There’s a refrigerator standing on a Tel Aviv sidewalk. It’s not an empty fridge waiting to be hauled away to a dump; it’s full of food. There might be a box full of tomatoes, eggplants and bell peppers starting to go soft. You could cook a good pasta primavera from that.
But you need the pasta. The grocery store behind the Fridge will have it . Take what you need from the Fridge, for free, and go inside the shop to buy your pasta. There. You’ve saved money, saved food from going to waste, and supported a neighborhood business, all in five minutes.
The Fridge is the brain child of two young businessmen whose goal is to raise awareness of food waste in Israel. Individuals like this anonymous Saudi Arabian have set up charity refrigerators, but The Fridge is a project that’s operating across a whole country.
On vacation from business school in 2017, David Roubach sat in a London cafe and observed people putting food into a sidewalk refrigerator, then others taking the food away. He discovered that there were at least 50 such charity refrigerators operating in England. Taking the idea back to Israel, he convinced his fellow student and good friend Omer Ronen to start a similar project. Together, they developed a larger concept: educating the public about food waste through community refrigerators.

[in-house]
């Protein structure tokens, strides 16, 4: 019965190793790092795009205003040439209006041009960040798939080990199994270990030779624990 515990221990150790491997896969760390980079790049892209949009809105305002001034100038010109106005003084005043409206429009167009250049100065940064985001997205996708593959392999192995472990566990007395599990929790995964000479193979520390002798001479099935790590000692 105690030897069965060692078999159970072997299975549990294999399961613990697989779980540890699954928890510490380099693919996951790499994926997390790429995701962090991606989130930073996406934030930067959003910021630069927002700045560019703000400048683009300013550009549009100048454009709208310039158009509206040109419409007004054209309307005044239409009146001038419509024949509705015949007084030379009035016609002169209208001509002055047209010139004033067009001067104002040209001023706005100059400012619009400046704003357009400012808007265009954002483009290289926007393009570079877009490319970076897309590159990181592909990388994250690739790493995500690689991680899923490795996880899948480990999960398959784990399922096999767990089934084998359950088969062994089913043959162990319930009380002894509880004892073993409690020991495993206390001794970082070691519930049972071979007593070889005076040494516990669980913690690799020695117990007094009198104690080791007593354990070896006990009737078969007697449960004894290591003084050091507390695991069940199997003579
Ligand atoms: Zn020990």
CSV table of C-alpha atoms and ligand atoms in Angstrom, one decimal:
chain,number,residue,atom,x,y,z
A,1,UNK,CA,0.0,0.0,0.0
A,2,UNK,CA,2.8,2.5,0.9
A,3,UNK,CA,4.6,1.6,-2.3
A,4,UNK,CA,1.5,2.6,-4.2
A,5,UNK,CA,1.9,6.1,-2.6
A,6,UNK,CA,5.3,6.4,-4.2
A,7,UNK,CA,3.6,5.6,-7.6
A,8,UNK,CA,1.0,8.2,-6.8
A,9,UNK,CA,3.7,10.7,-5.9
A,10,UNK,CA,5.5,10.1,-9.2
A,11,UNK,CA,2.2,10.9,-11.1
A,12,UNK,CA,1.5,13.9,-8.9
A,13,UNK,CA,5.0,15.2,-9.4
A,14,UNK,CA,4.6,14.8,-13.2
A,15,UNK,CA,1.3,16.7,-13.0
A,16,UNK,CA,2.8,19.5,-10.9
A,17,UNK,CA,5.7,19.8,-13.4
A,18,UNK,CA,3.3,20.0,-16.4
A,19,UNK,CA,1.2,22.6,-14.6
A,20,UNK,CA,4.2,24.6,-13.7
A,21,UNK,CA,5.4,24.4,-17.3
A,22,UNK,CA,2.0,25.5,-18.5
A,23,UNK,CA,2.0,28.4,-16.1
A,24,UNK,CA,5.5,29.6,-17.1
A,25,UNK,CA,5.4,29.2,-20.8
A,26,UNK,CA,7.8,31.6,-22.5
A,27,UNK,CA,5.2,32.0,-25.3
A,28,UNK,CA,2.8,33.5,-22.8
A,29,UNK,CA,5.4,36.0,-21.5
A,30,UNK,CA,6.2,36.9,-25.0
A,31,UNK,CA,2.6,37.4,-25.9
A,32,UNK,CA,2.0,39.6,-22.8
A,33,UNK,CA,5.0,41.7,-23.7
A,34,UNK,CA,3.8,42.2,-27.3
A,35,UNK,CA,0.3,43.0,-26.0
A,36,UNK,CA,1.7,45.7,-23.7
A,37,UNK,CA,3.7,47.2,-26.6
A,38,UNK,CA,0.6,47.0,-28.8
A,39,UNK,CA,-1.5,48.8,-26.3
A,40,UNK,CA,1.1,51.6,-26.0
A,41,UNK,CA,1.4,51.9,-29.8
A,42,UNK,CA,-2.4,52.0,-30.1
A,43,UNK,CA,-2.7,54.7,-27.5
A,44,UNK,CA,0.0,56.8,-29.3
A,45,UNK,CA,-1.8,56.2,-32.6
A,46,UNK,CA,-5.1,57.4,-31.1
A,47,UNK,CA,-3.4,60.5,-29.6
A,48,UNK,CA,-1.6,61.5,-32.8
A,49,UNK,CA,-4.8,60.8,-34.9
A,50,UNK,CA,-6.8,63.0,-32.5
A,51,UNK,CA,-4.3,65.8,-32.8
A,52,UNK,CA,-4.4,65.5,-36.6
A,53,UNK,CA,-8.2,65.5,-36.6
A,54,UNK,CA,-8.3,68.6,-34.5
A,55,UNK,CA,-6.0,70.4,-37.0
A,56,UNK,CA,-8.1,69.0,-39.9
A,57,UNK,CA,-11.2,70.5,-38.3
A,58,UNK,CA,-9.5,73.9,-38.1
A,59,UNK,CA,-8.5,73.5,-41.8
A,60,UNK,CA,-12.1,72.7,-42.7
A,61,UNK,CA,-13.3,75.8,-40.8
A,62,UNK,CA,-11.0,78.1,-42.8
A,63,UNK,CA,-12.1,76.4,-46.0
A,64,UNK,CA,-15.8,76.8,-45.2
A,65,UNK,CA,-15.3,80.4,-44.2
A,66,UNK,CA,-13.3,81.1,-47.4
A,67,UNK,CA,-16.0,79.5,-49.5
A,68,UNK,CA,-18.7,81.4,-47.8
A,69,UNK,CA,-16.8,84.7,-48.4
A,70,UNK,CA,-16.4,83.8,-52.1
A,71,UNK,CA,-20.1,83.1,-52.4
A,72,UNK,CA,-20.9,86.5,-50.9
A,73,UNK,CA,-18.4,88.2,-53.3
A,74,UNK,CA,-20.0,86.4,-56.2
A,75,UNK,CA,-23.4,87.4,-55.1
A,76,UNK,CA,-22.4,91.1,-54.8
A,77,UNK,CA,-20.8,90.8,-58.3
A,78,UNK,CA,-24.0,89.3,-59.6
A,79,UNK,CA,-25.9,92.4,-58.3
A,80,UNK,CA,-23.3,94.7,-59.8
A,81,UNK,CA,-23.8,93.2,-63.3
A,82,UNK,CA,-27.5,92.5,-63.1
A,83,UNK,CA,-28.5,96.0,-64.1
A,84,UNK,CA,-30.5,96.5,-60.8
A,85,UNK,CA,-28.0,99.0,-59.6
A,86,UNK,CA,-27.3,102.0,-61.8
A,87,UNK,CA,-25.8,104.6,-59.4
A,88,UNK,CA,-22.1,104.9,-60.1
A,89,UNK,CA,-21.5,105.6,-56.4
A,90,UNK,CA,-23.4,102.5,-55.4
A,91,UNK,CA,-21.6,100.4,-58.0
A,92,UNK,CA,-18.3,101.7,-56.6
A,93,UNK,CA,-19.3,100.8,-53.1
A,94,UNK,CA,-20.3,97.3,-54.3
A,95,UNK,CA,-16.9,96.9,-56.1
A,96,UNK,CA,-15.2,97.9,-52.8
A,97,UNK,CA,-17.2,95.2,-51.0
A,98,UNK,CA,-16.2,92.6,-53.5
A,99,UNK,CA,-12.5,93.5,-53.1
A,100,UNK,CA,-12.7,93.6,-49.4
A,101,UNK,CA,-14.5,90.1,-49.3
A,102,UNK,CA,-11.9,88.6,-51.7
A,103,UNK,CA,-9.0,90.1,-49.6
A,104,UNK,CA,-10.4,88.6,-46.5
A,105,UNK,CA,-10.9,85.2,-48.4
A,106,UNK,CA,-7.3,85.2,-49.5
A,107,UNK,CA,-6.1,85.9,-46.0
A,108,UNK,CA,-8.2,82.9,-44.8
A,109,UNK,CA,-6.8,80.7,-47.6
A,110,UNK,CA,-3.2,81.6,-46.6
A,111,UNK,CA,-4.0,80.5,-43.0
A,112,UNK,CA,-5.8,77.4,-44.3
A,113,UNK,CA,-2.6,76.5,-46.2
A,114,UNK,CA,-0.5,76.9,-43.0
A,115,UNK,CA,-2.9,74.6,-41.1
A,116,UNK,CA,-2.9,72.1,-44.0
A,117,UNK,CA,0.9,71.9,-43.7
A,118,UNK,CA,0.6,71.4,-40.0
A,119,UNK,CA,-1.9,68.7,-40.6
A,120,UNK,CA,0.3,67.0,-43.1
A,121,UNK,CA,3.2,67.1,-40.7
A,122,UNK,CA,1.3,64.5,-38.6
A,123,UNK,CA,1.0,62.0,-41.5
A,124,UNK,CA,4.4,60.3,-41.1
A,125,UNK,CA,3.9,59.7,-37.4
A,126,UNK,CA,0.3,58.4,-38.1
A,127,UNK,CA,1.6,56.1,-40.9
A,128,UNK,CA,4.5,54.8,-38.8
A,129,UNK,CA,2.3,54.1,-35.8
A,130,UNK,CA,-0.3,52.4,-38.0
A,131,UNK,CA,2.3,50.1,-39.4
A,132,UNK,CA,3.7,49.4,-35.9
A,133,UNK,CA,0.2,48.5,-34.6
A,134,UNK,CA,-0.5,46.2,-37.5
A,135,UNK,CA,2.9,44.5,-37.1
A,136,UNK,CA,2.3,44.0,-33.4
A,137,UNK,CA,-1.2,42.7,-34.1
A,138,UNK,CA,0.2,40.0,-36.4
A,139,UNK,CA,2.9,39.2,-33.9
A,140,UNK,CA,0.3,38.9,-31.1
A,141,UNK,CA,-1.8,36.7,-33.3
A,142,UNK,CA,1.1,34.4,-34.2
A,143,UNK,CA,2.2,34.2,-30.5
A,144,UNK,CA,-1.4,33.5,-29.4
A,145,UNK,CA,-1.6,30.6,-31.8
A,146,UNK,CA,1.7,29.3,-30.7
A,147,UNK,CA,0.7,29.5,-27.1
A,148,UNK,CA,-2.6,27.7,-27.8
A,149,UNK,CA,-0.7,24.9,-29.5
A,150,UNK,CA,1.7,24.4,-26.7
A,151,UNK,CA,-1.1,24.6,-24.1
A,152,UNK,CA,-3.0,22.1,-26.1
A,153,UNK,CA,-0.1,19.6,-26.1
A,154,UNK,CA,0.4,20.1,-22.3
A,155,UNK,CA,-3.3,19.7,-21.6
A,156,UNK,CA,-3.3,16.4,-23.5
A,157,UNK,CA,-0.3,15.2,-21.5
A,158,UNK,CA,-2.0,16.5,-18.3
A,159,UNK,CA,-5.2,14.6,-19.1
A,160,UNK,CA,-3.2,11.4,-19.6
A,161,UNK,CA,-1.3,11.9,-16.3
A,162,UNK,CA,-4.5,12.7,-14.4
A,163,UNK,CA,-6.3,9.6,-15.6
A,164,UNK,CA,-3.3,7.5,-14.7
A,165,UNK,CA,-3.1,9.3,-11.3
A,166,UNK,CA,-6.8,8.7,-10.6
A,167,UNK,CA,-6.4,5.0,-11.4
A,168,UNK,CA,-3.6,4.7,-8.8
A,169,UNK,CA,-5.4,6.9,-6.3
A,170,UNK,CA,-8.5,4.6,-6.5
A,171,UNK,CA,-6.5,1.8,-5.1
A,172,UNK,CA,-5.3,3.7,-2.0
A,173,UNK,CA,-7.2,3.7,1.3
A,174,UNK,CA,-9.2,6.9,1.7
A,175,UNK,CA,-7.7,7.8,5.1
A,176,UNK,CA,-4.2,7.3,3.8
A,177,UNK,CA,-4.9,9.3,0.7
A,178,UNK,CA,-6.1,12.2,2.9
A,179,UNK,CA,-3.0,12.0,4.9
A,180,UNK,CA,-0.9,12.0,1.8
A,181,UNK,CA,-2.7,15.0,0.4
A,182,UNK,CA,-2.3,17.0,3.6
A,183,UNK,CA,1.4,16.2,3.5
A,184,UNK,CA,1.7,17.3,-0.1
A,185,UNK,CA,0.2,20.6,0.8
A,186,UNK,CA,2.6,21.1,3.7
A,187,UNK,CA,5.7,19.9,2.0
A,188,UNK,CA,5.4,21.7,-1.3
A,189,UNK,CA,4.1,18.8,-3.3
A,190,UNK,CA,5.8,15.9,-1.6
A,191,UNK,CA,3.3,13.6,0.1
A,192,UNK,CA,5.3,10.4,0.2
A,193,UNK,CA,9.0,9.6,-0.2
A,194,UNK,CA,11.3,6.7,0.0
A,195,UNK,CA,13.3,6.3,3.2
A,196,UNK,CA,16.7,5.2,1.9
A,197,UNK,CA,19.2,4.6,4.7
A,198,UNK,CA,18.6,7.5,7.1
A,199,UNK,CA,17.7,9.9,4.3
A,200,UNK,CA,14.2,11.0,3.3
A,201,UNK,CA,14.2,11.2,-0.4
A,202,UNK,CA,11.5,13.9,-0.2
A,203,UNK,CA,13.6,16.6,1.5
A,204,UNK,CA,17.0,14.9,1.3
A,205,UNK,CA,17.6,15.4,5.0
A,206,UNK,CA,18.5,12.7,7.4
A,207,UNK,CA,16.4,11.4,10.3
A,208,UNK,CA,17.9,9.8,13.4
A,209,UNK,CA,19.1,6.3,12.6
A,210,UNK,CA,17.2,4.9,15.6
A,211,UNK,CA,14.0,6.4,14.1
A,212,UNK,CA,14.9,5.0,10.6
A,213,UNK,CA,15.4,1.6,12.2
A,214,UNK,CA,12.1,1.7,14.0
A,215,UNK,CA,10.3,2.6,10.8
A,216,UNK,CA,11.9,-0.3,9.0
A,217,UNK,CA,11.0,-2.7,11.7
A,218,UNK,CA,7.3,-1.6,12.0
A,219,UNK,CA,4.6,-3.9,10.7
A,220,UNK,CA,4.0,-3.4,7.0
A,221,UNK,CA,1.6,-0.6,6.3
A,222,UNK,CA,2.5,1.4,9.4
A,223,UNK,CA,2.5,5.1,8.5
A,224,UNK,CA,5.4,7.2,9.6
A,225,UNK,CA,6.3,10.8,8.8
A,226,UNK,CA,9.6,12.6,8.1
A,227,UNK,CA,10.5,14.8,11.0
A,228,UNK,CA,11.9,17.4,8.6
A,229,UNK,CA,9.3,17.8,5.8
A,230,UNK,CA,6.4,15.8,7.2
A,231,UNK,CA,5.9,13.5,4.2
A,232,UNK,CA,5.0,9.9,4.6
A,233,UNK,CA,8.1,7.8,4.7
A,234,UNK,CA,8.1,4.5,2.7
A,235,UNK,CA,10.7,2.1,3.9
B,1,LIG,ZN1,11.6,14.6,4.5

We’ve reported on the global lack of food security and how half the world’s population goes hungry while the other half routinely wastes food. The definition of food waste, according to the Food and Agriculture Organization of the United Nations, is “All the food wasted even though it would have been good to eat.”
In household terms, that’s leftovers, or fruit past its best, or that package of quinoa drying up in the pantry. Leftovers can be reheated; soft apples can be baked in a pie, and that quinoa could make an excellent tabbouleh salad. Dumped into a landfill, the food will only make more methane greenhouse gas.
We may not feel it happening, but food waste also nibbles away at our personal income. Leket Israel, the National Food Bank, estimates that Israelis throw out 35% of the food they buy, mostly fruits and vegetables. Their 2018 report, focused on household consumption, states:
“…The volume of food loss in this sector amounted to 1,940 million pounds and a value of $2.2 billion. An average family in Israel throws away $890 a year, equivalent to a month and a half of food consumption, mainly due to the wasting of fruits and vegetables.”
The worst is that about half of food wasted was edible when it was dumped in the garbage. Maybe less than beautiful, maybe a bit bruised, but still edible.
With those facts, and fired by idealism, Roubach and Ronen created the Fridge project to reduce food waste. First, they haunted the open-air Carmel market in Tel Aviv to observe how surplus produce is wasted, especially on Friday afternoons , when vendors close up for the weekend.
“The vendors dump all the produce they couldn’t sell on the ground. City workers come and and clean it up and put it in garbage bins,” said Ronen.